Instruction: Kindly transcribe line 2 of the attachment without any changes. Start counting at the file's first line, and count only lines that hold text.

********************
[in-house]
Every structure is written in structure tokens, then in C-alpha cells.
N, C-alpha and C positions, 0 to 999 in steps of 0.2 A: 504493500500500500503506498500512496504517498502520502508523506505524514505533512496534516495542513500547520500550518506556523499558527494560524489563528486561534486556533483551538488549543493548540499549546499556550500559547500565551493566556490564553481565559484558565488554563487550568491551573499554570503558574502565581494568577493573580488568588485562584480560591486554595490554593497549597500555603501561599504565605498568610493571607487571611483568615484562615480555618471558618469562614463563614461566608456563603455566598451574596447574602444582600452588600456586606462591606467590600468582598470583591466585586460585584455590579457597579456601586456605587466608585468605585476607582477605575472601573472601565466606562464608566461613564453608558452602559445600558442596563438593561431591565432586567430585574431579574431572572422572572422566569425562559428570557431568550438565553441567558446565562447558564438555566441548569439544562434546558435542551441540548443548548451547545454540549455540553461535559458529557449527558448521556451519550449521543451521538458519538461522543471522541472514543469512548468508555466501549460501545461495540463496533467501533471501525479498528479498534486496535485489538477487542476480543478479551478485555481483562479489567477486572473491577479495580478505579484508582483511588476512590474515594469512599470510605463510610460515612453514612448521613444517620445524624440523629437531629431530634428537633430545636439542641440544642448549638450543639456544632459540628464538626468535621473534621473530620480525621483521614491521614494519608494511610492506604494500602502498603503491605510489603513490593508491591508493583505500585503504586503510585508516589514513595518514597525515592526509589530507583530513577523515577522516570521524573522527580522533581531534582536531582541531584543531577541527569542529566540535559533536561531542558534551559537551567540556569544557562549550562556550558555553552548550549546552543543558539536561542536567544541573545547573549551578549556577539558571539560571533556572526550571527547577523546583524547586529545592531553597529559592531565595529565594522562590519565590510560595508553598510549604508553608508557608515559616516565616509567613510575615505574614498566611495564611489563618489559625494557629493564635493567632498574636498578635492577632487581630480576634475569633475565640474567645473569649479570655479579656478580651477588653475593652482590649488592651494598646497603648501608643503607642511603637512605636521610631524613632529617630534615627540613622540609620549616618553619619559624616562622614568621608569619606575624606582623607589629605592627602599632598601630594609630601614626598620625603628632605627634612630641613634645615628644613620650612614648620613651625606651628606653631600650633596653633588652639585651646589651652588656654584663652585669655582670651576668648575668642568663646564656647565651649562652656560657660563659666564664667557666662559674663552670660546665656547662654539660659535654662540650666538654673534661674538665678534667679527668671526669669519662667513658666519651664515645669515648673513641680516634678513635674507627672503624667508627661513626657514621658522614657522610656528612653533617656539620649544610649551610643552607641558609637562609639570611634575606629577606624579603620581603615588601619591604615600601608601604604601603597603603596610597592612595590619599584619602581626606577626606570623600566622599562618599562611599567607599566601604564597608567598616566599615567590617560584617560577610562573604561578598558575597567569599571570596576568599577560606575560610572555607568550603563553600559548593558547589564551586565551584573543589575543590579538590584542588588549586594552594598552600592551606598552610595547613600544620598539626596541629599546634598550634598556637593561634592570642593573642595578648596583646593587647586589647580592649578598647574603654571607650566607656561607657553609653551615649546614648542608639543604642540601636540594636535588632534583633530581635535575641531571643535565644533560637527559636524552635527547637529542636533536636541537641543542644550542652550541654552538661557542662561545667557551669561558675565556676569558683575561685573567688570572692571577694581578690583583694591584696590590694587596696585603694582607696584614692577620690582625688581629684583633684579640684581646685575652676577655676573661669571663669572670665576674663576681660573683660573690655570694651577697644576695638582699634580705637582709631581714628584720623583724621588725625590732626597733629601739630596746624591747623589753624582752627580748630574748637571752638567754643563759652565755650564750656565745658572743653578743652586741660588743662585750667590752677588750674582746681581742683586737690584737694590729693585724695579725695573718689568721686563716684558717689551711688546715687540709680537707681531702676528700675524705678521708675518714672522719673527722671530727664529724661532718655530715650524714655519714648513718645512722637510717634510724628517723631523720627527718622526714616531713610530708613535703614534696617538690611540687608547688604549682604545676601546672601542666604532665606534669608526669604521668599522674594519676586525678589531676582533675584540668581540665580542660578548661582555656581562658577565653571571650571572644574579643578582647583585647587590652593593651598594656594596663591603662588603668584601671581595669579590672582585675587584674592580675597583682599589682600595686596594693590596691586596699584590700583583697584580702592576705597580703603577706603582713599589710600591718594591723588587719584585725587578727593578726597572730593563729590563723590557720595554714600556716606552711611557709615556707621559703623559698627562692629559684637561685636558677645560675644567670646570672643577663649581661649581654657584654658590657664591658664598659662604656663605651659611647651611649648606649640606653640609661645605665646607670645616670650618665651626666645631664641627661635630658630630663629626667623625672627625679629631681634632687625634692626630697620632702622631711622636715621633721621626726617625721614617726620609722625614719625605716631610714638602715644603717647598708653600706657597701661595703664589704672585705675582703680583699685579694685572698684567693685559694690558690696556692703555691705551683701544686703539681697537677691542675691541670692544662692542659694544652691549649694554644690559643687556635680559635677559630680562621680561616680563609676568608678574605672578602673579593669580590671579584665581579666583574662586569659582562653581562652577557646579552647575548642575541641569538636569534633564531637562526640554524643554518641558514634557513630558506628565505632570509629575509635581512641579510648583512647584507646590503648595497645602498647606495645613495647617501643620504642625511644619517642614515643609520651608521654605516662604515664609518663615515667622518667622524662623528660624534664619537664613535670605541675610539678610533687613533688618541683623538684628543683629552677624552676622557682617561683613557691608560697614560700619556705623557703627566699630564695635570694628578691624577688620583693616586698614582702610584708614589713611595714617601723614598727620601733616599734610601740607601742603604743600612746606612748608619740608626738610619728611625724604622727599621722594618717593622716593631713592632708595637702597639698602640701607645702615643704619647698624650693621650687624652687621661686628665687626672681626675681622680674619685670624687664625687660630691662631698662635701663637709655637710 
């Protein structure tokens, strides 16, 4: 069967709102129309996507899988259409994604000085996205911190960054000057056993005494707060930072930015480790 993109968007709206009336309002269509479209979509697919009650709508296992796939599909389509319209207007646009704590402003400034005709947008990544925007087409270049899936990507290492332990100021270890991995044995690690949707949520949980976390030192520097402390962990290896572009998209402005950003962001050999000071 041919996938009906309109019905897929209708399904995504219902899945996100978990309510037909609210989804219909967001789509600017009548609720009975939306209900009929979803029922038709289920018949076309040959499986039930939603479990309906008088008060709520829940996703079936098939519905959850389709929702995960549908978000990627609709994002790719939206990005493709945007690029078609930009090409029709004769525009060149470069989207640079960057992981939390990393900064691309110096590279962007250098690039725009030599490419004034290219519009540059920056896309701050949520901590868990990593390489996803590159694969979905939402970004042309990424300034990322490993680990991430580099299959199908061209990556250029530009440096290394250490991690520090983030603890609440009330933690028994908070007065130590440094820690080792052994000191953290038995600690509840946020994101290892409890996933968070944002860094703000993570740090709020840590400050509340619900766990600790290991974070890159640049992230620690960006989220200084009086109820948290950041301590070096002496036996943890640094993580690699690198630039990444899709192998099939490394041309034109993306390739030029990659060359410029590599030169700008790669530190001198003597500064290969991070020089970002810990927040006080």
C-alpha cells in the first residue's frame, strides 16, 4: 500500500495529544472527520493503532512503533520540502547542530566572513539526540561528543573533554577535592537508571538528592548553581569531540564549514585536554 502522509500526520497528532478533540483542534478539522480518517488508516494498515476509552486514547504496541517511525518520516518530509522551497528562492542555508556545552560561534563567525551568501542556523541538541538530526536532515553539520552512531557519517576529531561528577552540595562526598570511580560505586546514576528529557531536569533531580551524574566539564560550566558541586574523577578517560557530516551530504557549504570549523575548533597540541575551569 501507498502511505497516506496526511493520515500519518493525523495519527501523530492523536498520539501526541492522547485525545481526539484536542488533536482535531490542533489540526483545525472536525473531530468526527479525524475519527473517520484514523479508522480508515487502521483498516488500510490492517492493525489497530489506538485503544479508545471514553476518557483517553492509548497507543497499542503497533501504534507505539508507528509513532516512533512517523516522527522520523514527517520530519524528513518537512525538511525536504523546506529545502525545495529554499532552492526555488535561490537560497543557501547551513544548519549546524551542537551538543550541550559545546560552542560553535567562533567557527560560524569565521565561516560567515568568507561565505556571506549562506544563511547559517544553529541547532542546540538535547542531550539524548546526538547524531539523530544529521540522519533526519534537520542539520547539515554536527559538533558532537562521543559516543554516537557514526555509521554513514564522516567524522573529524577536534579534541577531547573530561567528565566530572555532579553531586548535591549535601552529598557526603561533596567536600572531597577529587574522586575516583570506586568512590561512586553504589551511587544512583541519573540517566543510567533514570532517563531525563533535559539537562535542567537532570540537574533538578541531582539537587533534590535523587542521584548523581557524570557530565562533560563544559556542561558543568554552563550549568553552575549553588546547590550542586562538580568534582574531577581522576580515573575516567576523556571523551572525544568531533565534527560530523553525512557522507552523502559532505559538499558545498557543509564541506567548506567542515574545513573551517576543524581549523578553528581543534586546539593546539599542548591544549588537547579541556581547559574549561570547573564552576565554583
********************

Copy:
Every structure is written in structure tokens, then in C-alpha cells.